Share this project


Share this project

POC Destroy Science Fiction! is a special issue of the Hugo-winning magazine LIGHTSPEED, 100% written—and edited—by POC creators.
POC Destroy Science Fiction! is a special issue of the Hugo-winning magazine LIGHTSPEED, 100% written—and edited—by POC creators.
2,354 backers pledged $51,734 to help bring this project to life.

Personal Essay: "Dancing in the Margins" by An Owomoyela

Posted by Lightspeed Magazine (Creator)

When we set out to destroy science fiction with this Kickstarter, we didn't want it to be your ordinary, run-of-the-mill campaign. We wanted it to be full of smashing, crashing POC voices, telling what it really means to be POC reading and writing science fiction. One of the ways we hope to do that is by sharing a series of personal essays about the experience of being POC in science fiction.

Personal Essay: "Dancing in the Margins" by An Owomoyela

Back when People of Colo(u)r Destroy SF! was first announced, I linked it to a dear friend of mine who responded that they didn’t know whether or not they’d submit. Because, although they came from a racial-minority background, although their life had set them to navigating the world through those experiences, although they worked with those experiences and found them important, they were still worried that perhaps they weren’t POC enough. And I found, in talking to others, that this was hardly a unique concern: There are a bunch of us that feel like there might, perhaps, be a bar that no one’s defined for us, and we might fall short of it. Are we really people of color? There is, we feel, a narrative about it. Do we find a place in it?

Quite a lot of the time, I want to say that race is largely bullshit. But it’s bullshit that is maniacally important to a lot of people, sometimes for sympathetic reasons, sometimes for absolutely asinine reasons, and sometimes because when something is important enough to enough people, then suddenly you live in a world where it’s an Important Thing. And Important Things have a way of affecting you, especially when those Important Things encode assumptions about you, and this is all a bit like turning out to vote: The discourse is made by the ones who show up.

And sometimes it’s important to show up just because you don’t feel you have a place, and feel that there ought to be one.

If you ask me, there are a lot of things that have affected my life more than my race. Asexual aromanticism, for one; that’s a doozy. Or the way in which I process language and communicate emotion. But the fact that race isn’t at the top of my list of concerns is, in a way, why I want to write this essay.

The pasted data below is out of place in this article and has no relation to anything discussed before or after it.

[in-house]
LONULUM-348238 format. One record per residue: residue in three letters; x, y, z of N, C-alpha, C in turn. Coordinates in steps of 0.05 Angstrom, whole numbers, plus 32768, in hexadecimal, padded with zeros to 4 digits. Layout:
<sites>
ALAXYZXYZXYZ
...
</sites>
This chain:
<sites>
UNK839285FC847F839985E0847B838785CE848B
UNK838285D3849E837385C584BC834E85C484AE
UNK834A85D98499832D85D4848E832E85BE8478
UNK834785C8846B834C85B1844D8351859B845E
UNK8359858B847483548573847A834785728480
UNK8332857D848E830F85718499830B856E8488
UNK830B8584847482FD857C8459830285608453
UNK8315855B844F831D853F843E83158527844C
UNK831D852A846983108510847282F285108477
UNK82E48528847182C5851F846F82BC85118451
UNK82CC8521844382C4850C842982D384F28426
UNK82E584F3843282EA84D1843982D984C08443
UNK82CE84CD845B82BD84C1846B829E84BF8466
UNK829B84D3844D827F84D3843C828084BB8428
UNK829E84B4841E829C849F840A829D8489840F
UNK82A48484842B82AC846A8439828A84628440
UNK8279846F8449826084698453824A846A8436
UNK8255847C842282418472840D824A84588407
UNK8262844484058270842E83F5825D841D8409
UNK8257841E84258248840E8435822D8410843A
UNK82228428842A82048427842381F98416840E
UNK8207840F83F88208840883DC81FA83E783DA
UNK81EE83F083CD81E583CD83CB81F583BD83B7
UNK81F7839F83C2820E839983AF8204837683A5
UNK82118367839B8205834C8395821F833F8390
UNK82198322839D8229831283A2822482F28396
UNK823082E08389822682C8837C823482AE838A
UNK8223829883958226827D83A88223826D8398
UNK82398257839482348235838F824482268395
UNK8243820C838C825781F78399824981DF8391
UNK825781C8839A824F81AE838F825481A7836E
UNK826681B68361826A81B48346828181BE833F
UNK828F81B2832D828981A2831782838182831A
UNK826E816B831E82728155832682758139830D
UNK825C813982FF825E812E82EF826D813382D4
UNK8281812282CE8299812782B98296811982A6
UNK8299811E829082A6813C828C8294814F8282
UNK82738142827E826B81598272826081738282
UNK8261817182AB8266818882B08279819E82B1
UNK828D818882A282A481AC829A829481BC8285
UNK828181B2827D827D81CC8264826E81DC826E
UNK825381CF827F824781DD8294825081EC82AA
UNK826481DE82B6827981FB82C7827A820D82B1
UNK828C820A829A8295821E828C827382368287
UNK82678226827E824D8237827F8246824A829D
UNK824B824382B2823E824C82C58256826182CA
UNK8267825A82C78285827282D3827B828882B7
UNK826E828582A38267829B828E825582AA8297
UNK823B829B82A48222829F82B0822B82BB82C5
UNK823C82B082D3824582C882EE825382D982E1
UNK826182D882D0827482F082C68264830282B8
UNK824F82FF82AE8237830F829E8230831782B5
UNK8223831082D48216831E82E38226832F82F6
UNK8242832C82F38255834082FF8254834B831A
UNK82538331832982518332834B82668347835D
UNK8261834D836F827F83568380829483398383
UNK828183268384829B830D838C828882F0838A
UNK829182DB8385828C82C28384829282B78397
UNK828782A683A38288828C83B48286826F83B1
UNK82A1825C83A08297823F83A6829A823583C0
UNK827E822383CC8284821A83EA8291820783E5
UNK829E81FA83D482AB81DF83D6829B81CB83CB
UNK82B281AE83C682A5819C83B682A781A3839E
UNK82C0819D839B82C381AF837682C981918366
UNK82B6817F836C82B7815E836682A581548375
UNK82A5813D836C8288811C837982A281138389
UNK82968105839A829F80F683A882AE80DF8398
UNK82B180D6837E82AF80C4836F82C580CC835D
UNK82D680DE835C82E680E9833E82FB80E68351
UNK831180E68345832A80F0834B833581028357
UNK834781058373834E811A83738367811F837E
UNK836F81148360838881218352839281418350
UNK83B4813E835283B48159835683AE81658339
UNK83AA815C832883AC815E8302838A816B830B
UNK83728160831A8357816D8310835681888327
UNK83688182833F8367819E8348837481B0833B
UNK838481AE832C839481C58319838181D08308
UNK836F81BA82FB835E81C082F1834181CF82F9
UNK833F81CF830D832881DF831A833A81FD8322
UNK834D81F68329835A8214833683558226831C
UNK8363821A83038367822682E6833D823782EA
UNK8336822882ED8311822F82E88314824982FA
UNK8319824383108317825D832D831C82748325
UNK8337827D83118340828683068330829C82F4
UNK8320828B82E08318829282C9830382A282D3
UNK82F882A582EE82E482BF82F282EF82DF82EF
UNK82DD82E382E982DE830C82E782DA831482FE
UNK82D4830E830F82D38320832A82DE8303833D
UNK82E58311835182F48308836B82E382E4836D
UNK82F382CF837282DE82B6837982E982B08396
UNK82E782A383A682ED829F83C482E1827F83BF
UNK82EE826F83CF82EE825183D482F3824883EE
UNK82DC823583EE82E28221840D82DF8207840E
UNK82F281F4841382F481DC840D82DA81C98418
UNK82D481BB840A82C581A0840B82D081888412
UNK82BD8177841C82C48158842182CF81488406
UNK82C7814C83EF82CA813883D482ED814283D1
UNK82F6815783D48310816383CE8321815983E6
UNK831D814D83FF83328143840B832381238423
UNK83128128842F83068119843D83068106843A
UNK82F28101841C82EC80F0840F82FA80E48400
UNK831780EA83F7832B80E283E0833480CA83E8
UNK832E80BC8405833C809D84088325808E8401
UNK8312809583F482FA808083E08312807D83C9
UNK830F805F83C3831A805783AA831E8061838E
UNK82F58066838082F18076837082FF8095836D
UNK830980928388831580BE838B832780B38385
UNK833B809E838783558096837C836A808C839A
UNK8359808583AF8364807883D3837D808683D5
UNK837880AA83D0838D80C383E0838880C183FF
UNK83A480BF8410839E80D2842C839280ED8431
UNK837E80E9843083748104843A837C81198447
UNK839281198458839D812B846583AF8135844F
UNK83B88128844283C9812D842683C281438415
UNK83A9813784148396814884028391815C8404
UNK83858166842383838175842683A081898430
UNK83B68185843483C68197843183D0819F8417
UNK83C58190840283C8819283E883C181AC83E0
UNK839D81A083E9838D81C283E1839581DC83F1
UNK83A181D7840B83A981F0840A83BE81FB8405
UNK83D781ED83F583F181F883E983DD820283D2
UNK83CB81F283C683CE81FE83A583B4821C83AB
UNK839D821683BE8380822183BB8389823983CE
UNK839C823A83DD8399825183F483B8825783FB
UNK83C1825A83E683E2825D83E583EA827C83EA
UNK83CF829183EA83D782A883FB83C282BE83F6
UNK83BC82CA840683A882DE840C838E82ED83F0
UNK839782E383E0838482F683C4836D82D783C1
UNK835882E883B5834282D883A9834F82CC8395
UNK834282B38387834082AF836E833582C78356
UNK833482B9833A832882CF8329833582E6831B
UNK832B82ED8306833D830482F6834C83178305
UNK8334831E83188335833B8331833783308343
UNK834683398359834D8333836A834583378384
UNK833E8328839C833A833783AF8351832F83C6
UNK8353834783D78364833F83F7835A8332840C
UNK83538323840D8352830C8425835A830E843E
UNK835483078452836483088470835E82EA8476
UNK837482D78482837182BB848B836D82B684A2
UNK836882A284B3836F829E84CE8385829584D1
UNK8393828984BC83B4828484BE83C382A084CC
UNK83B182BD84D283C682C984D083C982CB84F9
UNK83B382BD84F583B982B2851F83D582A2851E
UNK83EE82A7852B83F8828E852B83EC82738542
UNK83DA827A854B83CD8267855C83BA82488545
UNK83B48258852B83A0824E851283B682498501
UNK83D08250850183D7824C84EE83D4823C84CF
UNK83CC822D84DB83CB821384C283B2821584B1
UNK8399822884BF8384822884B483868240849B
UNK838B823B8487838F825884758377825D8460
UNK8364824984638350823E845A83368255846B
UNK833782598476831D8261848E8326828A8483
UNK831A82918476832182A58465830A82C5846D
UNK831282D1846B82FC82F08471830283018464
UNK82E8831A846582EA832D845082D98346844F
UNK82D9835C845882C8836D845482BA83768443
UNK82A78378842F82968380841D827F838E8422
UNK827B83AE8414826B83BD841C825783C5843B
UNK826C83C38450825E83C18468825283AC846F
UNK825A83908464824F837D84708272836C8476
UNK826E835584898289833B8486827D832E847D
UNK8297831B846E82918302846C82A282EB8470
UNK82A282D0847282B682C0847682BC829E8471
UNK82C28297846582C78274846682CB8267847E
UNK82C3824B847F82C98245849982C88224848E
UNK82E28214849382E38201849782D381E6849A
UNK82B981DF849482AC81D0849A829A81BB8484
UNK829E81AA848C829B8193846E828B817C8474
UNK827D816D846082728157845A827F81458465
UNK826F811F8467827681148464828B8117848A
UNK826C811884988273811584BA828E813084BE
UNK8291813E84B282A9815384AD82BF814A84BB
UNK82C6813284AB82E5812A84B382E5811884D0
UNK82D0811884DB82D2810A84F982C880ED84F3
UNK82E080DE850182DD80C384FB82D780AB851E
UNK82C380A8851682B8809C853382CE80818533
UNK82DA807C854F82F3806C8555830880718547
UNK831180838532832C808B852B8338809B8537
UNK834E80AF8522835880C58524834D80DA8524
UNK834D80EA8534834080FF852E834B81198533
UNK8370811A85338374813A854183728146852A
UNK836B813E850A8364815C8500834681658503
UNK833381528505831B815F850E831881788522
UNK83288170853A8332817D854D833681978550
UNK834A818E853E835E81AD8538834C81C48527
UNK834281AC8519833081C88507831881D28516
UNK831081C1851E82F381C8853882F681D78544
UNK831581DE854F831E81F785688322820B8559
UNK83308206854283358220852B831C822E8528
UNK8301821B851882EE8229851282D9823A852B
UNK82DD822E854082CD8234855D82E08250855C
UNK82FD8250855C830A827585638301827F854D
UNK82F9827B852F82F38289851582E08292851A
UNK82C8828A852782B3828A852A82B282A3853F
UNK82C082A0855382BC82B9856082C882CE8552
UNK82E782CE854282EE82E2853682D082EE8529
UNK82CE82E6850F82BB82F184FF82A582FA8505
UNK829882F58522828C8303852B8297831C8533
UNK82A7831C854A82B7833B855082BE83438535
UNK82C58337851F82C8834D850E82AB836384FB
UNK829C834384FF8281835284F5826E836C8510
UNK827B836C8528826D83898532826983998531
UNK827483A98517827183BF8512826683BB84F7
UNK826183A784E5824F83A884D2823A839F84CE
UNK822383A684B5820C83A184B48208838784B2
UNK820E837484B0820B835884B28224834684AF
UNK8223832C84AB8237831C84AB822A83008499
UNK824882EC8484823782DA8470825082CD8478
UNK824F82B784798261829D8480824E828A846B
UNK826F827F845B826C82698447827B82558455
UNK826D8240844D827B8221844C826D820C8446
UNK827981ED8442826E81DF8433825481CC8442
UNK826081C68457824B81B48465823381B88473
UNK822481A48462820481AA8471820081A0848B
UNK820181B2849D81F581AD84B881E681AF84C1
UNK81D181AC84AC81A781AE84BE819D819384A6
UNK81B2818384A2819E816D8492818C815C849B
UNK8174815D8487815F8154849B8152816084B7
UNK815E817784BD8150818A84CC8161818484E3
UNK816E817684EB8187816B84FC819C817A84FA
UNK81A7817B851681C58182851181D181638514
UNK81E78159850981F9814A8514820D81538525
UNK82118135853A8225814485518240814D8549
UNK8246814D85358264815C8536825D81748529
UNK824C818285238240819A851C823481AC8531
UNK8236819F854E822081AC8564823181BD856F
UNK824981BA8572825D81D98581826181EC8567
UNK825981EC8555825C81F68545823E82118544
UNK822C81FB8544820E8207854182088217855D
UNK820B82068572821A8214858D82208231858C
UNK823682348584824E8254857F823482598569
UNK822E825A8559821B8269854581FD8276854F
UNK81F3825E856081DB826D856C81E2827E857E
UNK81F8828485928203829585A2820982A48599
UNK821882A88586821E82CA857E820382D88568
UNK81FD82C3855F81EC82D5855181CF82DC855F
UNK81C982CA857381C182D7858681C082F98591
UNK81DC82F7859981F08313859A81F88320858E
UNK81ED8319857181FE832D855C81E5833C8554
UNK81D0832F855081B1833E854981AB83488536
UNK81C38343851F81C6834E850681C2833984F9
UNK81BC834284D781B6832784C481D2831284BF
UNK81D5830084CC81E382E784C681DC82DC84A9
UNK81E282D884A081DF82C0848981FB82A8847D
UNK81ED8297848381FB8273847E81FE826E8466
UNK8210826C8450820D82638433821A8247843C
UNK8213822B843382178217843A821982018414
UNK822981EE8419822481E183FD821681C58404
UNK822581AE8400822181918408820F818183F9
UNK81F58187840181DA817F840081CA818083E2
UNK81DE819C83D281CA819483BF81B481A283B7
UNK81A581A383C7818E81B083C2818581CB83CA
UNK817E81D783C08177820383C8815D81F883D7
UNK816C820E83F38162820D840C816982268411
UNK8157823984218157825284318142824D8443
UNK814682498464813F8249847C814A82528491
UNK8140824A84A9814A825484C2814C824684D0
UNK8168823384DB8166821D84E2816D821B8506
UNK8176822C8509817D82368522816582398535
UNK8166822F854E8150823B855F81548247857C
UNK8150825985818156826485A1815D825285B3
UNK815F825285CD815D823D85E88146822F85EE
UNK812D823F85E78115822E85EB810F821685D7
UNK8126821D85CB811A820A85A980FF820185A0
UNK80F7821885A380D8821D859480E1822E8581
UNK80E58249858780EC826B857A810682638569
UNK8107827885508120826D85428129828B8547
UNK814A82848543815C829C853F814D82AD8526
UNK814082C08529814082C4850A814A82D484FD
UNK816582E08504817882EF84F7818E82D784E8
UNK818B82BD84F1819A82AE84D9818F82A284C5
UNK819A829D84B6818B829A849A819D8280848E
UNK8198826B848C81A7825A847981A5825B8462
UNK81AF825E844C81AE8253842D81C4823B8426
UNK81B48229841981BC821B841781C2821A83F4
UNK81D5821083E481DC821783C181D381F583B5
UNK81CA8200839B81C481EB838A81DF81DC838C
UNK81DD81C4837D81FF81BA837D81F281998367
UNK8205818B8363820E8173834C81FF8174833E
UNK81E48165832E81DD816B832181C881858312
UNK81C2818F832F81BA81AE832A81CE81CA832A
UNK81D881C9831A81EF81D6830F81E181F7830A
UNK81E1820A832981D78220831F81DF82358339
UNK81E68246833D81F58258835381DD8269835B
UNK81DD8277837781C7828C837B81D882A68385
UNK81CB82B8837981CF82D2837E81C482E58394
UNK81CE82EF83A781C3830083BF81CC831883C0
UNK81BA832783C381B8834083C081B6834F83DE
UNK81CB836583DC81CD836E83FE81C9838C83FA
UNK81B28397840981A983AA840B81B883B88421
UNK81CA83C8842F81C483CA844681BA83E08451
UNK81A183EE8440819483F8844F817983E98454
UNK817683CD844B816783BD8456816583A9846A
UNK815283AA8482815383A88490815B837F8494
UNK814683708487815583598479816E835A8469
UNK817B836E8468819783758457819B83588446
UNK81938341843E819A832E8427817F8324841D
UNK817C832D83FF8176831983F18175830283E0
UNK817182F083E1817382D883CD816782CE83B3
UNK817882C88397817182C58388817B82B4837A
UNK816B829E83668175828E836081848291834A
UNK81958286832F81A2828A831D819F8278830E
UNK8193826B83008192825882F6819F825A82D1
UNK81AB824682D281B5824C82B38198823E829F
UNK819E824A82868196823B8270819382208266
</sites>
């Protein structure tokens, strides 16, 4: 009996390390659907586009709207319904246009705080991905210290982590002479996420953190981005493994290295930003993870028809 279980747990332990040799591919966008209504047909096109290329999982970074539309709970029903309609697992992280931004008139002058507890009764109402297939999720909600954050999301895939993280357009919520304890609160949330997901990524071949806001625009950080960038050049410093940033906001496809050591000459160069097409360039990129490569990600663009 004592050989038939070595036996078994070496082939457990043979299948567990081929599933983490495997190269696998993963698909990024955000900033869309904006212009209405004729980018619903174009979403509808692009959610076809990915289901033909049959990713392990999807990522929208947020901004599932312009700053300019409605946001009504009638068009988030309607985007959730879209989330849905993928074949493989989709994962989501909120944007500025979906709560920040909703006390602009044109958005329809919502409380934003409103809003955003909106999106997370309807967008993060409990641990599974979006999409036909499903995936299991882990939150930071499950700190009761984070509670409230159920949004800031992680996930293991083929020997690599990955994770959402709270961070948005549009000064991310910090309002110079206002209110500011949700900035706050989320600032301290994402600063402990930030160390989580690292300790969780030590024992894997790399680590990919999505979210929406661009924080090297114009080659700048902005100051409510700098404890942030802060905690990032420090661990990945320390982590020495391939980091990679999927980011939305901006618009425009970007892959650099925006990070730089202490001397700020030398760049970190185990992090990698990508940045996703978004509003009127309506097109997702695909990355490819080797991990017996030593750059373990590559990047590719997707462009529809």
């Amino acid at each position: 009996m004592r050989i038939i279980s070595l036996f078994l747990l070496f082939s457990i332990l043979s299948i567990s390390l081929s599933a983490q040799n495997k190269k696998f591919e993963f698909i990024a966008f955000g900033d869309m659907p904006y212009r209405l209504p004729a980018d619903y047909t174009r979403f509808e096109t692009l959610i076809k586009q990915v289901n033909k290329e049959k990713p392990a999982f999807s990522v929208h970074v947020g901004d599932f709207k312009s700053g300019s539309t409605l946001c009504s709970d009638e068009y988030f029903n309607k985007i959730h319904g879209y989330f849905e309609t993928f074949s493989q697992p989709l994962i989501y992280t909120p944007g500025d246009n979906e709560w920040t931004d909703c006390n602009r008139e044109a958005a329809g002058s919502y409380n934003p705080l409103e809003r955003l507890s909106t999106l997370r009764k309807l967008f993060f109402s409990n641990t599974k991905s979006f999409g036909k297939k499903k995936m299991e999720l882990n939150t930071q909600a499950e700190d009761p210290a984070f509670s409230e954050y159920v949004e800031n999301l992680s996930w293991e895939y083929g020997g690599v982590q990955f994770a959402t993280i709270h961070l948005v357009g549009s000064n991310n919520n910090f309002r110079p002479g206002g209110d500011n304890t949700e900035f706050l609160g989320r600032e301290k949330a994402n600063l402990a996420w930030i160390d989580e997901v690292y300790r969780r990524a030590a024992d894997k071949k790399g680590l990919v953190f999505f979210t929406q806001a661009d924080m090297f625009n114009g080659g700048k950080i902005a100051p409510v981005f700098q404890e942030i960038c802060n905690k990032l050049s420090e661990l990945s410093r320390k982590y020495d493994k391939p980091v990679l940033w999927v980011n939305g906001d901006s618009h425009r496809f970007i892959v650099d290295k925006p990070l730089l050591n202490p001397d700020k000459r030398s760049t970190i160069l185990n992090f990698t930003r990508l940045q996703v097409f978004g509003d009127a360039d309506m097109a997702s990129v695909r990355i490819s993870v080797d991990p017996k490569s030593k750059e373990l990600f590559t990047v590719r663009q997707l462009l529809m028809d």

I want to write this essay for, to, and about the people who write themselves out of anthologies like this one because they don’t feel POC enough: because they’re assimilated into majority-white culture, or because they pass (or are passed) for white, or because they don’t have stories of oppression to tell. As though oppression is inextricable from living as a person of color. I want to write this essay because the conversation we’ve created around race needs to grow in so many different ways that if I can help tackle just one, maybe we’ll end up in a better place.

I want to write because it’s important to me to see writing into the edge cases. Because those edge cases, and the ways in which race/ethnicity/color/call-it-what-you-want is defined, is manifested, in different places, at different times, is a huge part of the mess about what it means to be white or not in our community—this community that I live in and write in, and which affects me, day to day.

(I attended a workshop on community diversity a while ago, and I got to talking with some of the other POC in the room. One of the things I noticed was that if you put us in a group, no matter what our racial background, we could go around the circle talking about times when the world reared up and stopped everything in its tracks just to give us a reminder that hey, we had race. In case you’ve forgotten, here’s your monthly/daily/hourly reminder that you’re not white. Just thought it would be helpful for you to remember that! It’s like using a computer infected with pop-up malware, except that the computer is your life.)